The Trouble with Energy Conservation

by May 15, 2019

Shelton Stat of the Week

62% of Americans say it’s important/very important that their utility generate or purchase at least some portion of their power from renewable sources like wind and solar (Energy Pulse 2018).

The Trouble with Energy Conservation

For years, utilities have been asking their customers to conserve energy. As you might imagine, this fundamentally doesn’t make sense to customers. I recently heard someone in a focus group say, “Coca-Cola doesn’t ask me to drink less of their product … why does the utility want me to use less of theirs?”

Despite that, customers are grateful for utility conservation programs. In our Pulse studies we consistently see that people who know about utility energy efficiency programs, regardless of whether or not they’ve participated in them, are more satisfied with their utility than those who don’t know about them. And if they have participated in the rebate programs, it makes them “stickier” – they’re less likely to “leave” a utility who has actually given them money to conserve energy. (Note that “leaving” one’s utility means anything from buying from Google or Amazon if they were suddenly able to sell electrons to simply buying power management tools from someone other than their utility.)

The issue, though, is two-fold:

  • When we ask people to conserve energy, we’re asking them to give something up. Behavioral scientists will tell you this presents a loss aversion problem. As humans, it literally pains us to give things up. Particularly things that give us comfort, like setting the thermostat to whatever temperature we want.
  • Asking people to use less energy is akin to telling them there’s something wrong with it. Think about it – most things we’re asked to give up or do less of are bad for us or bad for society, like extra calories or screen time. And until recently – and still in some parts of the country – electricity generation WAS bad for the environment and bad for people’s health. But as we’re rapidly decarbonizing the grid and minimizing coal, electricity is actually now the better choice than other options, like gasoline, propane and natural gas used on its own (yes, there’s still a lot of natural gas on the grid).

So what do we do with this from a messaging standpoint? Flip it around and leverage it.

  1. Utilities should immediately reposition themselves as the leaders of a decarbonized future. Now, of course, this means utilities actually have to BE that – you can’t just say it. But many are headed in this direction. So own it, claim it. Be the leader and tell the world you’re the leader. Stop running ads that say, “We power your life” or some variation; run ads that say, “We power a bright future” or “We’re leading the way to a clean, comfortable future.”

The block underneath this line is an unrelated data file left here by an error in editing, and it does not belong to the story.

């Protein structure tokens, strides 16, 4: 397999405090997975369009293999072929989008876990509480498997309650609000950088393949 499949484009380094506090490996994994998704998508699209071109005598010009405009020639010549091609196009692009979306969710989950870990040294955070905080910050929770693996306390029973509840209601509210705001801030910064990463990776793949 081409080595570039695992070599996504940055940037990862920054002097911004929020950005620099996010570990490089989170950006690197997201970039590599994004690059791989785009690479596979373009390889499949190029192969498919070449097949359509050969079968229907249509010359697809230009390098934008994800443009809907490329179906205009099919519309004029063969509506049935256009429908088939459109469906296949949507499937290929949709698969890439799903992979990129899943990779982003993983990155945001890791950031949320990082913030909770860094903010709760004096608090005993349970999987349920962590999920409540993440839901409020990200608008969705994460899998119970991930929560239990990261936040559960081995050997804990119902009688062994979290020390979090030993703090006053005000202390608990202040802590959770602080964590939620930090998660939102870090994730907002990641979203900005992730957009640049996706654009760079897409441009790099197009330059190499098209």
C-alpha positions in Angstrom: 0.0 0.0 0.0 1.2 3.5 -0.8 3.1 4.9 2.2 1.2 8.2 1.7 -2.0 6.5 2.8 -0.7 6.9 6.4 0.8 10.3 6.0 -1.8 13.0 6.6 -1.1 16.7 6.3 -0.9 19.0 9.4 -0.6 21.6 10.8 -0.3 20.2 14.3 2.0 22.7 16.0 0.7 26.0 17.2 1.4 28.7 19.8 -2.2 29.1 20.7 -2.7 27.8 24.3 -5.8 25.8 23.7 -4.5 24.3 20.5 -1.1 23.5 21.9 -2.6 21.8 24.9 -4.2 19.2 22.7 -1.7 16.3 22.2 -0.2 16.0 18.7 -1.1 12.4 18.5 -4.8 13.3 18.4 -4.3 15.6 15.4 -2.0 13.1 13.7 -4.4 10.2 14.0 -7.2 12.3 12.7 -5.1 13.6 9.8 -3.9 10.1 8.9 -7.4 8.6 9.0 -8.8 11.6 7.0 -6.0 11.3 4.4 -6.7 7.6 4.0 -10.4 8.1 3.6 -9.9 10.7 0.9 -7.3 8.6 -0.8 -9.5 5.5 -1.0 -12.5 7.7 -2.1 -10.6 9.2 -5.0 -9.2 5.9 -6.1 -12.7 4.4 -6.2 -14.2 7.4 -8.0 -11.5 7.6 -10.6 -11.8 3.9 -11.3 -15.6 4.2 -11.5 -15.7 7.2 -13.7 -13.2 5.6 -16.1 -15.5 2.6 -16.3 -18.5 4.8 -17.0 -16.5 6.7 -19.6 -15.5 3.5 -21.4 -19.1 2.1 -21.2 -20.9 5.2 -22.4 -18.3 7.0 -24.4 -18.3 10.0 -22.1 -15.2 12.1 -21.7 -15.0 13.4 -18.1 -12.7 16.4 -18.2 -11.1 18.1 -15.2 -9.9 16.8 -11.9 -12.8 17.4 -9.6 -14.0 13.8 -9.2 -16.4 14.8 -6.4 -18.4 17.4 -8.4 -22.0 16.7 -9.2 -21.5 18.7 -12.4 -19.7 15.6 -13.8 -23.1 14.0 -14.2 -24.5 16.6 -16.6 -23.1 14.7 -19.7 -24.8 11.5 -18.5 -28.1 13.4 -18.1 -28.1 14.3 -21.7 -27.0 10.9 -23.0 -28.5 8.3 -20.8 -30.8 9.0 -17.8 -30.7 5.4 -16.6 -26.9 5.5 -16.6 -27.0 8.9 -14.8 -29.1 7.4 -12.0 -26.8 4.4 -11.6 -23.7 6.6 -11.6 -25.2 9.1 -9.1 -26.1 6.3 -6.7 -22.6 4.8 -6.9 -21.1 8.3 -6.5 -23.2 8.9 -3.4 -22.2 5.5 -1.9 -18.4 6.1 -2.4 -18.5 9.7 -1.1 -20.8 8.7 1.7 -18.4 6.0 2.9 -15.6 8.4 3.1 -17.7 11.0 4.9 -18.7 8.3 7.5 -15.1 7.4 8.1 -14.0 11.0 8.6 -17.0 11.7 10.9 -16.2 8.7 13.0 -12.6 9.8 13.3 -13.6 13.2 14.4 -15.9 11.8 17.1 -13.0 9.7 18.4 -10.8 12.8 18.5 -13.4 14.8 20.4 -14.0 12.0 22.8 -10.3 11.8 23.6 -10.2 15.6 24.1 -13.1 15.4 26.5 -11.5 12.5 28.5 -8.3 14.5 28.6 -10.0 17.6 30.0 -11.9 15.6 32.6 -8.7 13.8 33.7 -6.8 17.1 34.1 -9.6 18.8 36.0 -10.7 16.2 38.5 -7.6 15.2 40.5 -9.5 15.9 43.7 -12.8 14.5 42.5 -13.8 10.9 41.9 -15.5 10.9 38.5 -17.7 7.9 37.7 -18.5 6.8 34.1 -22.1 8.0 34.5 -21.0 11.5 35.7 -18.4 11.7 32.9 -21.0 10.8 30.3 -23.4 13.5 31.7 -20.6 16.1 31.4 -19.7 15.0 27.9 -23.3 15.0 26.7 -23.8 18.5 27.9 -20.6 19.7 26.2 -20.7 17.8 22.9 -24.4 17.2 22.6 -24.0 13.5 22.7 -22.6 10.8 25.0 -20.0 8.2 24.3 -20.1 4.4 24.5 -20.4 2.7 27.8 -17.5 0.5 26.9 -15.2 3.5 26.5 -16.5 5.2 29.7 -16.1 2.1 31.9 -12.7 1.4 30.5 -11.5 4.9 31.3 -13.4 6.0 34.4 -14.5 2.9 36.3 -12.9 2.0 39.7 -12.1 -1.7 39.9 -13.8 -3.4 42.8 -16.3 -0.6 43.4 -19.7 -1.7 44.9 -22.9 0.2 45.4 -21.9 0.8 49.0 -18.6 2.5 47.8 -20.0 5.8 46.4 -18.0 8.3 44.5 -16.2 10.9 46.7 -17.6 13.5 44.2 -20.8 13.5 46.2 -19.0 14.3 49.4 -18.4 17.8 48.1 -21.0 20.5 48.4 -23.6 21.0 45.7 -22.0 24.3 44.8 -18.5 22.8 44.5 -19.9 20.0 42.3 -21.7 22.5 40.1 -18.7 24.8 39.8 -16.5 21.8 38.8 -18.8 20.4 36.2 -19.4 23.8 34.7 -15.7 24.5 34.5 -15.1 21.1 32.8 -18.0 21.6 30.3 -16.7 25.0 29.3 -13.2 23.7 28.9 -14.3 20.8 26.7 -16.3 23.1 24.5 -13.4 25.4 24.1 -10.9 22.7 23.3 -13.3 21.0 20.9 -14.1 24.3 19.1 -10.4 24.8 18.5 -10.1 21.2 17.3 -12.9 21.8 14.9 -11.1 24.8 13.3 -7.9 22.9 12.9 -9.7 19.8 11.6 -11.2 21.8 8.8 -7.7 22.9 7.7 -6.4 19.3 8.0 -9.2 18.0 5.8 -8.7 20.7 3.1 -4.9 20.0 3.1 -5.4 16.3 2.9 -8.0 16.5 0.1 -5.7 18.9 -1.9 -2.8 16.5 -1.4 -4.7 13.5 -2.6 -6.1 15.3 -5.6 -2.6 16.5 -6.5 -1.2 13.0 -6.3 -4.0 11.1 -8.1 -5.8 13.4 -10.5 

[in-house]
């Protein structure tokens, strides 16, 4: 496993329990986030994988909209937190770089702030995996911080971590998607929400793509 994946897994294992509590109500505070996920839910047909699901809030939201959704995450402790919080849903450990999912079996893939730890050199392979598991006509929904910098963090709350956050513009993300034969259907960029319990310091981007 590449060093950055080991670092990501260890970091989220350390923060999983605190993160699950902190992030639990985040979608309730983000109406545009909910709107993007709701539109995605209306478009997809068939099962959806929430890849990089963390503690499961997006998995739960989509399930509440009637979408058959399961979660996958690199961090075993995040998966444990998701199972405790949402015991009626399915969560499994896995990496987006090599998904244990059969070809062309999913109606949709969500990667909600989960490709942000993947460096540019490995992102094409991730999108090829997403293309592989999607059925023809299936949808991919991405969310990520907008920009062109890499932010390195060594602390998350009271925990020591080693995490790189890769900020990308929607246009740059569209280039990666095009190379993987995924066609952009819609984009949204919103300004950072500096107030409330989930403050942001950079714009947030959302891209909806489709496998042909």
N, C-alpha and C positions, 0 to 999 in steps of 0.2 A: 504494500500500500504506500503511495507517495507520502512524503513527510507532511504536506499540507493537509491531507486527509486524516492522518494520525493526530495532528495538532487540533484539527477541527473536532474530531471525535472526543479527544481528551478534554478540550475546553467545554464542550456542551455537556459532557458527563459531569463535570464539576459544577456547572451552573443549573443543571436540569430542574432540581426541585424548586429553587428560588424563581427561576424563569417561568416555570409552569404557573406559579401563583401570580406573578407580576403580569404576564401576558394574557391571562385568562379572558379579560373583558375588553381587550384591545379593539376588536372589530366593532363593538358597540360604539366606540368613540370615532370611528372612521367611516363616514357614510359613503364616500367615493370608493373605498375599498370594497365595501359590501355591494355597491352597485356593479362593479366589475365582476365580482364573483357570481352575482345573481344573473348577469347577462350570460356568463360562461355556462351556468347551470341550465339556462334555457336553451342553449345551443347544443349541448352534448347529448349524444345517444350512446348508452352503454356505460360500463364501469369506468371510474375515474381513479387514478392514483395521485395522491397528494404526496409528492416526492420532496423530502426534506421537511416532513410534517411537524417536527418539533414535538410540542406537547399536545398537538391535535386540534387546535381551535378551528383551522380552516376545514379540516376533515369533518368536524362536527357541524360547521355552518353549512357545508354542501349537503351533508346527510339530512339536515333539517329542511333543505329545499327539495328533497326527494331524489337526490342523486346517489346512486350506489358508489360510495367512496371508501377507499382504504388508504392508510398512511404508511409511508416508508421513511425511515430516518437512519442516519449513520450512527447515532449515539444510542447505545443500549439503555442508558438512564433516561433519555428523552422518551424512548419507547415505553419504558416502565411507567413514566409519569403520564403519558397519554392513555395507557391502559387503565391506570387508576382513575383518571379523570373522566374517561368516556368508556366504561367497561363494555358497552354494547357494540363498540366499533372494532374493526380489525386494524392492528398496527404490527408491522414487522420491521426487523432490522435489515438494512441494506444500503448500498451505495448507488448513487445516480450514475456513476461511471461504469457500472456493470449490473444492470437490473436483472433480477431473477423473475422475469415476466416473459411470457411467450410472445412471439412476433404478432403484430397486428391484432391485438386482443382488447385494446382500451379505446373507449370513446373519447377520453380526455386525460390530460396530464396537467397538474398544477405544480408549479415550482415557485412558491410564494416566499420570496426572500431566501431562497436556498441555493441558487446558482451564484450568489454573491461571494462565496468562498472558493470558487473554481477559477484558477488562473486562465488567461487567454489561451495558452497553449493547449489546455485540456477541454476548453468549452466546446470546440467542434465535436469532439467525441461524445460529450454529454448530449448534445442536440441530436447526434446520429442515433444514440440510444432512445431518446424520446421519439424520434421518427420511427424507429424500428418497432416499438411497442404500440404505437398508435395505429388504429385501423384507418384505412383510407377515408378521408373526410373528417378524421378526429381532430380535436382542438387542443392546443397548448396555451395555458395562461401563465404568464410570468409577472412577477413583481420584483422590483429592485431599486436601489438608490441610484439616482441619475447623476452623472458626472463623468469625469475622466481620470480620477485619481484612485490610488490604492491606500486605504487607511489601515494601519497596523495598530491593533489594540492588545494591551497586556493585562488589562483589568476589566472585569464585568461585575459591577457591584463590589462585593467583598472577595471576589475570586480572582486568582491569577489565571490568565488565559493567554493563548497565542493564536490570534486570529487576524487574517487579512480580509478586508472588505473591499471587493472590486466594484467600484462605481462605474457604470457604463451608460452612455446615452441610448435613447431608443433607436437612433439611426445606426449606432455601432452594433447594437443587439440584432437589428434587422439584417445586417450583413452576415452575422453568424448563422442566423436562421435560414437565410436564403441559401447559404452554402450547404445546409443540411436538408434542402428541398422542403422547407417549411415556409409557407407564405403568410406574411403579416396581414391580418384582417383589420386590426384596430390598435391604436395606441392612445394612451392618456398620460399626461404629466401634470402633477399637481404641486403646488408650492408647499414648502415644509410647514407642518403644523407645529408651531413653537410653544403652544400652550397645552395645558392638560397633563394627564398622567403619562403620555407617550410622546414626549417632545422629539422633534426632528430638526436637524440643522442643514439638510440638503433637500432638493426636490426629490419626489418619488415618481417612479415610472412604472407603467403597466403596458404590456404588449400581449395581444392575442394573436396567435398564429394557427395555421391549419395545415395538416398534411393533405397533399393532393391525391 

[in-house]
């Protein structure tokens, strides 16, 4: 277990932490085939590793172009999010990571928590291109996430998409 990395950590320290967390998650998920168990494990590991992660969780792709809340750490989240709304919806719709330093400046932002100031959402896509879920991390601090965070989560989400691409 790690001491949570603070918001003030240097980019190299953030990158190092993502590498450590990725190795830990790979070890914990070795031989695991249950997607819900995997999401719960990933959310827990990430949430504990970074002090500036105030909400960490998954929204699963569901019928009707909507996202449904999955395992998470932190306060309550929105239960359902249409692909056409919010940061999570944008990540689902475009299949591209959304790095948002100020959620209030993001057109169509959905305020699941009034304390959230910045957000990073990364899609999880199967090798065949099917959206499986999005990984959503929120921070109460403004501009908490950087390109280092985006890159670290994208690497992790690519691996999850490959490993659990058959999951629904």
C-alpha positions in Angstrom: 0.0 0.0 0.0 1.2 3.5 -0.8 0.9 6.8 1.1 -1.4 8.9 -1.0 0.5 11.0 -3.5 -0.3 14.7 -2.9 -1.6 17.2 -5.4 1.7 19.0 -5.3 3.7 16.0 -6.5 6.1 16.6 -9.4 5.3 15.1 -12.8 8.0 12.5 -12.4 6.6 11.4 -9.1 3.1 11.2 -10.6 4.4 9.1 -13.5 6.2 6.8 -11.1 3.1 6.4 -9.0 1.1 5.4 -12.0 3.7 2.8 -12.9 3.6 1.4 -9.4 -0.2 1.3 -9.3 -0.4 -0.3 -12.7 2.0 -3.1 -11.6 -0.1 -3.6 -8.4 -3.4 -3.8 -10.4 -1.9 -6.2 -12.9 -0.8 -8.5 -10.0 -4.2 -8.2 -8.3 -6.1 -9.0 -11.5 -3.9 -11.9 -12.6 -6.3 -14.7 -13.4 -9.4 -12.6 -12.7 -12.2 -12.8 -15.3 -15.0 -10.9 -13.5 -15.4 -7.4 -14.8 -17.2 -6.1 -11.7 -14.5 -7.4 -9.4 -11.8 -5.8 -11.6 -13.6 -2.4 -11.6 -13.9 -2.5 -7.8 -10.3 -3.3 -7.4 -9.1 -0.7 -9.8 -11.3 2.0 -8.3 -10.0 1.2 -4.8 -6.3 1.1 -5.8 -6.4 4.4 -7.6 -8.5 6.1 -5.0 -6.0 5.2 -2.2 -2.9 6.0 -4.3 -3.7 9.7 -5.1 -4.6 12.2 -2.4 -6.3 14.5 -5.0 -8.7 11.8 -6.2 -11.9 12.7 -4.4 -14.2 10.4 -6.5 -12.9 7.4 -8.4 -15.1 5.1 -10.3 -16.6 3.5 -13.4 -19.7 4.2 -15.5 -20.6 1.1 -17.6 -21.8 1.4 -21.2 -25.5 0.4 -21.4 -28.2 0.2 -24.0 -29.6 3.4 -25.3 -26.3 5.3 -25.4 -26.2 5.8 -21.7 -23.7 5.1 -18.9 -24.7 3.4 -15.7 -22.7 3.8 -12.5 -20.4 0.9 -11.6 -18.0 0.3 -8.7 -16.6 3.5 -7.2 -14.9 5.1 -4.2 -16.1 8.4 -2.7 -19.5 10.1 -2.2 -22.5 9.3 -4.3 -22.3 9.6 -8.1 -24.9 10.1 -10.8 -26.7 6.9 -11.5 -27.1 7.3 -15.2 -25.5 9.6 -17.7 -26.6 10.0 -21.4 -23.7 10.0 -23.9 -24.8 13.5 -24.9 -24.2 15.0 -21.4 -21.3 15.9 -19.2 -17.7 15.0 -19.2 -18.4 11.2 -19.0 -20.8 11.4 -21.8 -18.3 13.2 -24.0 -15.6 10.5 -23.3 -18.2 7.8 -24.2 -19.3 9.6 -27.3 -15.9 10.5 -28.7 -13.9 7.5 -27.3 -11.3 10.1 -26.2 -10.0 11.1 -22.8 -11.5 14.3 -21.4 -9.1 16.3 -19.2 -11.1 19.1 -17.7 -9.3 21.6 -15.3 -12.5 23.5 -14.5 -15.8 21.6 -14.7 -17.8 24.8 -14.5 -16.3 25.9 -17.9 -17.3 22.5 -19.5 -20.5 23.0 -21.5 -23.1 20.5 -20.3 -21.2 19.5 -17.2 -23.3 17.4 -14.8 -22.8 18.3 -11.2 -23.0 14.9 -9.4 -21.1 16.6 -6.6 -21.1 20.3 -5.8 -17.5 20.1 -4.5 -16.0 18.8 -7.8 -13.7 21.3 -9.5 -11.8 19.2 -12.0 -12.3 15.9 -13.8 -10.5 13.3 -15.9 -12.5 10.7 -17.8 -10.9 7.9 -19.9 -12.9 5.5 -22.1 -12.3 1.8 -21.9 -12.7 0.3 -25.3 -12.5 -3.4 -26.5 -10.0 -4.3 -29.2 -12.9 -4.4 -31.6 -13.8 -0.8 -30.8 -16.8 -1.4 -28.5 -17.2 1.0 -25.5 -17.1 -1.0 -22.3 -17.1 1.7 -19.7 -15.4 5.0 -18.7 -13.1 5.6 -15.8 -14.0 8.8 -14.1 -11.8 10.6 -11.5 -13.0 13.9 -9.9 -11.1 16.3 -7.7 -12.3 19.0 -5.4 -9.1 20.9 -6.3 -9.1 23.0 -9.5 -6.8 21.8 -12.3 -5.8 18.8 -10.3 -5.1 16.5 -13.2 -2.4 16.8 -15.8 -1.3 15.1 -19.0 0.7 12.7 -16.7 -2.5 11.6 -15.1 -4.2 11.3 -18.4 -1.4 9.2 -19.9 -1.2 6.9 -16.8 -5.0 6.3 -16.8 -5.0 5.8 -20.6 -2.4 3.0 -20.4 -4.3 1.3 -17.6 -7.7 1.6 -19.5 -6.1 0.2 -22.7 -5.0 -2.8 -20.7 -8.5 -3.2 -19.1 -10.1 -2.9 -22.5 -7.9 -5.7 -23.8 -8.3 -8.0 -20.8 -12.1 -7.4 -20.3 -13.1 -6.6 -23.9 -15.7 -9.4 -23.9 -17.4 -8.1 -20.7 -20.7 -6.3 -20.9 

2. Stop framing energy efficiency programs as saving energy/conserving energy/giving up energy. Frame them as control mechanisms. Tell people they get to be the boss of their energy bills, they get to maximize their comfort without giving anything up, and they get to set a good example for their kids (each of those messages is a winner with three of our personas in our energy segmentation system, by the way). And, better, pull them into your efforts. Once you’ve established your leadership on a clean energy future, invoke them to join you. Turn clean energy and energy efficiency into a social movement that your community is doing together. (See our support of the amazing work Duke Energy, the City of Asheville, and Buncombe County are doing for how this approach can work – they’ve been able to scrap plans to build an additional gas-fired power plant in 2023 as a result of this community-based approach.)

Bottom line: Stop talking about giving up energy. Start talking about creating a future we all want.

A Period of Change

Once upon a time, feminine hygiene was a topic simply not mentioned in polite society – and options were limited to an aisle of single-use products. Now, times are changing, and the options have grown. What once seemed like a segment of the consumer packaged goods industry impervious to change is now undergoing profound transformation. New, reusable choices are flooding the market – choices that are better for the environment and, in most cases, work better too. Fifty-nine percent of women have used or considered using them – what will that do to your business?

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About the Author

Suzanne Shelton

Suzanne Shelton

Where Suzanne sees opportunity, you can bet results will follow. Drawing on her extensive knowledge of both the advertising world and the energy and environment arena, Suzanne provides unparalleled strategic insights to our clients and to audiences around North America. Suzanne is a guest columnist in multiple publications and websites, such as GreenBiz, and she speaks at around 20 conferences a year, including Sustainable Brands, Fortune Brainstorm E and Green Build.

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